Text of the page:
A checklist provides an inventory of the species recorded in a region. In its most basic form it will include the accepted scientific name of each species. Most checklists also provide the synonyms of the species which are names that the species was previously or alternatively called, but which under nomenclatural rules are no longer the accepted of the taxon. Synonymy is often complicated, but it is important information that allows literature to be interpreted correctly.
The checklists on this site list the species in each invertebrate group that have been recorded in Ireland since 1800. Species recorded before that, and species which are only known in Ireland from sub-fossil remains are not included
Except for fish, amphibians, reptiles, birds and mammals, all living things that move are invertebrate animals. The invertebrates include single-celled organisms like amoeba, all varieties of worm and shellfish, woodlice and centipedes, the myriad insects, starfish, slugs, spiders, jellyfish, octopus and crabs and many other organisms. Largely immobile animals like sponges, corals, barnacles and sea anemones are invertebrates.
A reasonable estimate of the size of the European Invertebrate fauna is c.100,000 freshwater and terrestrial species. If marine forms (including zoo-plankton) found in Europe's coastal waters were included this total would be closer to c.200,000 species. In the world as a whole, it is estimated that there are only 50,000 species of vertebrate animals.
Many of us find the great variety of invertebrates bewildering and the large number of species offputting. Others feel that because invertebrate animals are small and not much is known about them, they cannot be important. The small size of most invertebrates certainly renders them inconspicuous, so that they are noticed only if they are causing problems. This can understandably lead to the conclusion that invertebrates, apart from those that are good to eat, are generally good for nothing.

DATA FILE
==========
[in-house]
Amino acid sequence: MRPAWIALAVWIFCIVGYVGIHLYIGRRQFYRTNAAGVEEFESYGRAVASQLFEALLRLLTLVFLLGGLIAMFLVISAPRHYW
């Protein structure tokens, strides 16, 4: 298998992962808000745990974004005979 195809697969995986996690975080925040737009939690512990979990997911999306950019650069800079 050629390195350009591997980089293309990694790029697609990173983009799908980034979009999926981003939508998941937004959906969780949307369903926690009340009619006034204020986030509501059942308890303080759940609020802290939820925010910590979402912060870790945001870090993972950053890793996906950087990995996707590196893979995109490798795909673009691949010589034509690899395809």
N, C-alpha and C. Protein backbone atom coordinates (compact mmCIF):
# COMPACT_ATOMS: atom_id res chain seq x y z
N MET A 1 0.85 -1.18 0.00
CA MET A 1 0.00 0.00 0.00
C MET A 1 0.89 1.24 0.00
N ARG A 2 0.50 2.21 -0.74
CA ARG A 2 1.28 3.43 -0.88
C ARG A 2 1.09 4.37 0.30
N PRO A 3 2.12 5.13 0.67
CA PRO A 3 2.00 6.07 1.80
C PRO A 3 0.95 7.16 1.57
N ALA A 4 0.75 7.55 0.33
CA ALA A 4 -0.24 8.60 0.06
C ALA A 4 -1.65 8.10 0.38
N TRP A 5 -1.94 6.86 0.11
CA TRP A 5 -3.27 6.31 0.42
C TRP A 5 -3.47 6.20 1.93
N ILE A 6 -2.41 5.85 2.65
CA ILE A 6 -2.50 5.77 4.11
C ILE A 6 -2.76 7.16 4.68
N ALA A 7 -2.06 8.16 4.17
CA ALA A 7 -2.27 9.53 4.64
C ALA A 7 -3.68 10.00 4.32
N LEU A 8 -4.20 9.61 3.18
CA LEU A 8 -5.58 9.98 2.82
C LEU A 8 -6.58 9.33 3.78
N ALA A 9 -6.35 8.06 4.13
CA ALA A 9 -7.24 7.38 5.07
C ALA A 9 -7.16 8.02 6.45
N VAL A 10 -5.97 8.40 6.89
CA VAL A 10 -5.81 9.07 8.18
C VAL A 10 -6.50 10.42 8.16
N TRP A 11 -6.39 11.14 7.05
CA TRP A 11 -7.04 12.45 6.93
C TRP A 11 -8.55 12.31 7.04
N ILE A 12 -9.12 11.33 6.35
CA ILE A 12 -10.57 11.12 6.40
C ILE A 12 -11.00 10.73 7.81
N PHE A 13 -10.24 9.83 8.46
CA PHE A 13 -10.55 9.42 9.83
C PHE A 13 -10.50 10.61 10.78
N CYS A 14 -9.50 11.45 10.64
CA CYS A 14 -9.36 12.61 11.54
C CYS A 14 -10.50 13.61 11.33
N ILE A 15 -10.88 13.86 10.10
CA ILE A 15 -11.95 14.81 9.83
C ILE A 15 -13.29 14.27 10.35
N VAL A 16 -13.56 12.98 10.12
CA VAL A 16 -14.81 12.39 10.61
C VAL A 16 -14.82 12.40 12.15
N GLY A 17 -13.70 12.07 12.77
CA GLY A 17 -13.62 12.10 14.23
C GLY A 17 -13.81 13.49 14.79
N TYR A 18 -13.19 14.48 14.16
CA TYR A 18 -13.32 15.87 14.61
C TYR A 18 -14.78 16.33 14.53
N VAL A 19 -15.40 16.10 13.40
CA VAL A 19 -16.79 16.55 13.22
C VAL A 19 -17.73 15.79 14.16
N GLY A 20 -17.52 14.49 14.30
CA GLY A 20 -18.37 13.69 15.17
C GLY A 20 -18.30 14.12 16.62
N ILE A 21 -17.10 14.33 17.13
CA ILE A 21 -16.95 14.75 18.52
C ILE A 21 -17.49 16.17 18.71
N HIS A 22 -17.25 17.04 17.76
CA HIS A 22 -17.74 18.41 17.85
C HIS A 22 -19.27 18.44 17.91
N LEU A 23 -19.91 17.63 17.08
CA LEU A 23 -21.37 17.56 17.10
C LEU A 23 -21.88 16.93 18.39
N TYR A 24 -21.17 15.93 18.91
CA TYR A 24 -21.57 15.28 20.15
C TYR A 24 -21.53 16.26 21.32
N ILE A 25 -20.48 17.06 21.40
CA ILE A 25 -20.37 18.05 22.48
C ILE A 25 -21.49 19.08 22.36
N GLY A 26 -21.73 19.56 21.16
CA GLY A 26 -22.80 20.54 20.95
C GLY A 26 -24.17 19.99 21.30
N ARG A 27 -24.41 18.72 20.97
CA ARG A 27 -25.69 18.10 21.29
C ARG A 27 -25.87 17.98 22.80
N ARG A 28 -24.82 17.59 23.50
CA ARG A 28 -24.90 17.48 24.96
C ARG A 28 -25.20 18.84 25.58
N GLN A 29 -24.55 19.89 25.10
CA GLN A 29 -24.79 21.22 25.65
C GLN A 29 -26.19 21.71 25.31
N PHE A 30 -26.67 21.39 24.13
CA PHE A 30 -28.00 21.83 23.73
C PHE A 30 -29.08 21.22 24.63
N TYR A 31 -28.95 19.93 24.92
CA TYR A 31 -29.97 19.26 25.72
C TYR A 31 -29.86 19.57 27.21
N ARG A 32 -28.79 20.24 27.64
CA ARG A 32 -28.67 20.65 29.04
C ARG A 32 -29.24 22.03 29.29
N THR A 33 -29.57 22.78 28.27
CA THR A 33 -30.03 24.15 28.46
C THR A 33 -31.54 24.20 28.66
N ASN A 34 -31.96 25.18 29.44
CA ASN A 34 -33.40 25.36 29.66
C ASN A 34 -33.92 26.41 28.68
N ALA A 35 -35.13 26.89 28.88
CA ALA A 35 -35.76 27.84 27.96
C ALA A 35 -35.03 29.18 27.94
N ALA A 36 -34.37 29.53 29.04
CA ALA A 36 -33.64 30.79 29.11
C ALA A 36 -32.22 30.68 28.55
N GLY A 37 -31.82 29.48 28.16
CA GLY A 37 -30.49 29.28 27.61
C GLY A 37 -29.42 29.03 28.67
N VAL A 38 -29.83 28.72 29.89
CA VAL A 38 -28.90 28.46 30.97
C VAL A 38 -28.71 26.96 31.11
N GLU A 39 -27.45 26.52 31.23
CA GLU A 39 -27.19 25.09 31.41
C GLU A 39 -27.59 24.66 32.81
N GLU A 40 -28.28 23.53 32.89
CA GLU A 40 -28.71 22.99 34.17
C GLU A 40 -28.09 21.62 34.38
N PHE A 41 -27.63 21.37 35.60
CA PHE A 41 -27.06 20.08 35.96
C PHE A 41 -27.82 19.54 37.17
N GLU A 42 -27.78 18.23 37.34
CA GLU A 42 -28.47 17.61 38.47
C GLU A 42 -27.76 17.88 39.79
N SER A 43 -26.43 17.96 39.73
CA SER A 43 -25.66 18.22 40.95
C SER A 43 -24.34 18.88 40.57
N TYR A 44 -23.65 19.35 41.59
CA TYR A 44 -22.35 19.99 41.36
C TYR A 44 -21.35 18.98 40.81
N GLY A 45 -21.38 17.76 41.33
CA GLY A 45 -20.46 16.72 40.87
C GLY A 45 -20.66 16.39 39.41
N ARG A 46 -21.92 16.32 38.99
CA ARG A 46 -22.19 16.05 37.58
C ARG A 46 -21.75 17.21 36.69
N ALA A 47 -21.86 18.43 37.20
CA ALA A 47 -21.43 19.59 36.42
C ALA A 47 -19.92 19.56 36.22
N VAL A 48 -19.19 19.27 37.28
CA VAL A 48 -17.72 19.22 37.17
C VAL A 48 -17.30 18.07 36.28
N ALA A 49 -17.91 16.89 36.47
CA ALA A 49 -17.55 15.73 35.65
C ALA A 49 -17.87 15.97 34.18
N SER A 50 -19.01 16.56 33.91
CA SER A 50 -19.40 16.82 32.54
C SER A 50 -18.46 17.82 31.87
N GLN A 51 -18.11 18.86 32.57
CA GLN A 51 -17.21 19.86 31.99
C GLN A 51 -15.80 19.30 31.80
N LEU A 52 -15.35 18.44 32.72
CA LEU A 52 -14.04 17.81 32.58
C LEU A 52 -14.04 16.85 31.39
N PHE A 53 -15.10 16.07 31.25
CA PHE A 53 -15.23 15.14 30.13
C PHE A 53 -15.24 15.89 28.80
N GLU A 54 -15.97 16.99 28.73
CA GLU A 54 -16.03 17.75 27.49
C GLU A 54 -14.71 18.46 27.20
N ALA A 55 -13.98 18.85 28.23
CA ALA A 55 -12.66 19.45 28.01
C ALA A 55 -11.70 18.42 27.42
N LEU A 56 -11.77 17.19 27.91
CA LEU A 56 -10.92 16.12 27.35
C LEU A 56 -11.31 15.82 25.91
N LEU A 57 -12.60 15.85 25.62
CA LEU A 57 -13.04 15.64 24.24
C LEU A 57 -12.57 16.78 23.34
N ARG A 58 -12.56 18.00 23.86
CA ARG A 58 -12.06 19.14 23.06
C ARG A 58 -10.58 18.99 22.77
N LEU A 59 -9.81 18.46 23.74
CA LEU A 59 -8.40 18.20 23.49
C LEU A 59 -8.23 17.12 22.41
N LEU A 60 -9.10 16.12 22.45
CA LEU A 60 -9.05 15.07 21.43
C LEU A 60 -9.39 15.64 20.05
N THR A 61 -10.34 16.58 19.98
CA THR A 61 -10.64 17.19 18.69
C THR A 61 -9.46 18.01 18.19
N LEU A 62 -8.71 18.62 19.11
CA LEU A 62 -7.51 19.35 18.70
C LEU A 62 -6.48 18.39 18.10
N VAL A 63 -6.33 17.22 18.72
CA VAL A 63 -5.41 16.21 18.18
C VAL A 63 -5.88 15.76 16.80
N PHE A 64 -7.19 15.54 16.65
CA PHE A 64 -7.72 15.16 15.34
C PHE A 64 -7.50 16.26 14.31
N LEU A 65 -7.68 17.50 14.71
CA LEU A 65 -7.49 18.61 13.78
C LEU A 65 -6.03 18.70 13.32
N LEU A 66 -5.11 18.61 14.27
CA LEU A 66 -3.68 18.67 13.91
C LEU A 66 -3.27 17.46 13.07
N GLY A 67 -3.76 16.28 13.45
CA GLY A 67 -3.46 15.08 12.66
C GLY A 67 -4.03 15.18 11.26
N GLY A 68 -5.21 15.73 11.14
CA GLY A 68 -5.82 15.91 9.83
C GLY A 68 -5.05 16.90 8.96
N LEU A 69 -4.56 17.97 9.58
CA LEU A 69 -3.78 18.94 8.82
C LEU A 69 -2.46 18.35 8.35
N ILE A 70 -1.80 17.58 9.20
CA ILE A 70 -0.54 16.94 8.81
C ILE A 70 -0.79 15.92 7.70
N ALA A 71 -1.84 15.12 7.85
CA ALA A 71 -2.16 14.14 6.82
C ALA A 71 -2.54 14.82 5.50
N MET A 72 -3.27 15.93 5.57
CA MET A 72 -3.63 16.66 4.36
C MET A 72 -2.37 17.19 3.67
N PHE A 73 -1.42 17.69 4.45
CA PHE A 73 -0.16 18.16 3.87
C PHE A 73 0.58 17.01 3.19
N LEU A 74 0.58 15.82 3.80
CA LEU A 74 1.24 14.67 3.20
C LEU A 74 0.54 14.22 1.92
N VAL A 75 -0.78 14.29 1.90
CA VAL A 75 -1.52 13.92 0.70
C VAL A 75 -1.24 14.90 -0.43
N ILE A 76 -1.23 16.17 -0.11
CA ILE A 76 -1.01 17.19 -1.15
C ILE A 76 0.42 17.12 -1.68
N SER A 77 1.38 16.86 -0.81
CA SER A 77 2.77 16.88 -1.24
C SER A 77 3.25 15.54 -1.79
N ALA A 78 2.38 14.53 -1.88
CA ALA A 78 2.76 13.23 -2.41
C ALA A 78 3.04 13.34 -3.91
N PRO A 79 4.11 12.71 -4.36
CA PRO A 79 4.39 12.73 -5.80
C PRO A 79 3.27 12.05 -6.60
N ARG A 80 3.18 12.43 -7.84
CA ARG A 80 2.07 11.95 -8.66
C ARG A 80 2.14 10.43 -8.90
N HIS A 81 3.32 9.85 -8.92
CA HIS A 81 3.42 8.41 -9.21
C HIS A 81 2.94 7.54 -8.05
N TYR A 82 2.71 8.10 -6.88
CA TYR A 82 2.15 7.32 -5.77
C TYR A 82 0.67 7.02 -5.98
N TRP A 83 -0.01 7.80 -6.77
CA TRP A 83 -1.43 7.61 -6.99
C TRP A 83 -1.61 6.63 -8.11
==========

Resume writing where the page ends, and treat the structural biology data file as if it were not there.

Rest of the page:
Invertebrates specialise in the use of resources which are available only in "small parcels". Thus they frequently live in spaces into which most vertebrates could not squeeze and survive successfully on foodstuffs available in quantities so minute that they are frequently impossible for larger animals even to locate. In this way invertebrates characteristically utilise resources which would otherwise be unused and so be lost to the life system of the planet. Many invertebrates make determined use of food remains discarded as unusable by larger animals. For instance, many invertebrates are dung-feeders, eking out their existence on the energy-rich waste products of the inefficient digestive systems of vertebrate animals and in the process removing what would otherwise represent for humanity a considerable health hazard.
The efficiency with which invertebrates make use of "small parcels" of different resources has led to their being of paramount importance in decomposition processes. Without efficient decomposition much of the sun's energy trapped by plants could not be re-cycled through the ecosystem when plants and animals die. In decomposition processes the particular role of invertebrates is the reduction of dead organic matter to small fragments. The consequences of environmental conditions occurring in which decomposer invertebrates cannot maintain adequate populations can be seen in bogs and fens, where dead plant materials accumulate to great depths as deposits of peat.
In natural woodland, invertebrates are largely responsible for the breakdown into fragments of the wood of dead trees through the biting and chewing action of the jaws of wood-boring insect larvae. In this way, contained nutrients and energy are again made available for re-cycling to growing plants, via the activities of micro-organisms.vertebrate interactions with other animals.